1. What is Autism?
Autism Spectrum disorders is a constellation of pervasive developmental disorders that begin in early childhood, persist throughout adulthood, and affect three crucial areas of development: communication, social interaction and restricted patterns of behaviour. Like all other spectrum disorders, Autism ranges from severe to mild.
2. How different is Autism from Asperger’s Syndrome (HFA)?
Asperger Syndrome exists as part of the autism spectrum but differs in early development of language from classic autism and other pervasive developmental delays.
Asperger Syndrome and high functioning autism (HFA) are often referred to as the same diagnosis. Individuals with HFA have average or above average intelligence but may struggle with issues related to social interaction and communication. The diagnosis of either High Functioning Autism or Asperger Syndrome can oftentimes feel frustrating to a parent and the child as it may seem that the terms are not clearly defined. It is essential to remember that both AS and HFA do present themselves largely the same way, and as a result may be treated in a similar way. The primary difference is that a diagnosis of HFA requires that, early in development, the child had delayed language whereas in AS, the child did not show a significant delay in language development.
3. What does it mean to be on the Autism Spectrum?
Autism forms the core of the autism spectrum disorders. Asperger syndrome is closest to autism in signs and likely causes. unlike autism, people with Asperger syndrome usually have no significant delay in language development. Rett syndrome and childhood disintegrative disorder, which share several signs with autism but may have unrelated causes.
Some of the children with high-functioning autism are savants with exceptional mathematical,
linguistic or academic skills, while others have musical or artistic skills beyond par.
About 25 percent of individuals with autism are nonverbal but can learn to
communicate using other means.
4. How is Autism diagnosed?
The diverse expressions of autism symptoms pose diagnostic challenges to clinicians. Symptoms of autism may present at various times of development (e.g., toddler, child, or adolescent), and symptom expression may vary over the course of development. Furthermore, clinicians must differentiate among the different pervasive developmental disorders, and may also consider similar conditions, including intellectual disability not associated with a pervasive developmental disorder, specific language disorders, ADHD, anxiety, and psychotic disorders. Thus, diagnosis must be done by expert paediatricians, clinical psychologists and professionals with great care over a course of several sessions.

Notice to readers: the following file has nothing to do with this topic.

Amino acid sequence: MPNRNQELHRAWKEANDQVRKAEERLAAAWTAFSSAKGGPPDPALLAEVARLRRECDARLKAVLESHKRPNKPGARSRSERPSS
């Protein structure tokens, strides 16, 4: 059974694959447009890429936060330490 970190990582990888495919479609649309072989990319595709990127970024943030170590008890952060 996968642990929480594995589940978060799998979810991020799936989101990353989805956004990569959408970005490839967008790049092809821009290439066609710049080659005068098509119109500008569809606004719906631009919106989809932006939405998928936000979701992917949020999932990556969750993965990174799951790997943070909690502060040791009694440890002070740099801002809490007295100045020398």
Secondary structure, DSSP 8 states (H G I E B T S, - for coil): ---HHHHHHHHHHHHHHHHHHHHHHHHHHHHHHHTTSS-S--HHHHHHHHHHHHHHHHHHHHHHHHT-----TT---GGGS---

5. How do I deal if my child is diagnosed with autism?
You are never prepared for a diagnosis of autism. It is likely that you will experience a range of emotions. You may go through the stages of denial, anger, bargaining, grief and acceptance. Understand that this is completely natural. But sooner one reaches the stage of acceptance, the better for your child. Learn to be the best advocate you can be for your child. Be informed. Don’t push your feelings away. Talk about them. Try to direct your anger towards the disorder and not towards your loved ones. Appreciate the small victories your child may achieve. Love your child and take great pride in each small accomplishment. Focus on what he or she can do instead of making comparisons with a typically developing child.
Get involved with the autism community.
6. How early should we start intervention/therapy?
You can start as early as 12 months.
7. How is Autism different from Intellectual disabilities?
Autism is generally a social and communicative disability, although intellectual disability can occur alongside. However, children diagnosed with autism can have normal to above normal IQs. Intellectual disability on the other hand is a generalized impaired cognitive functioning along with reduced IQ levels.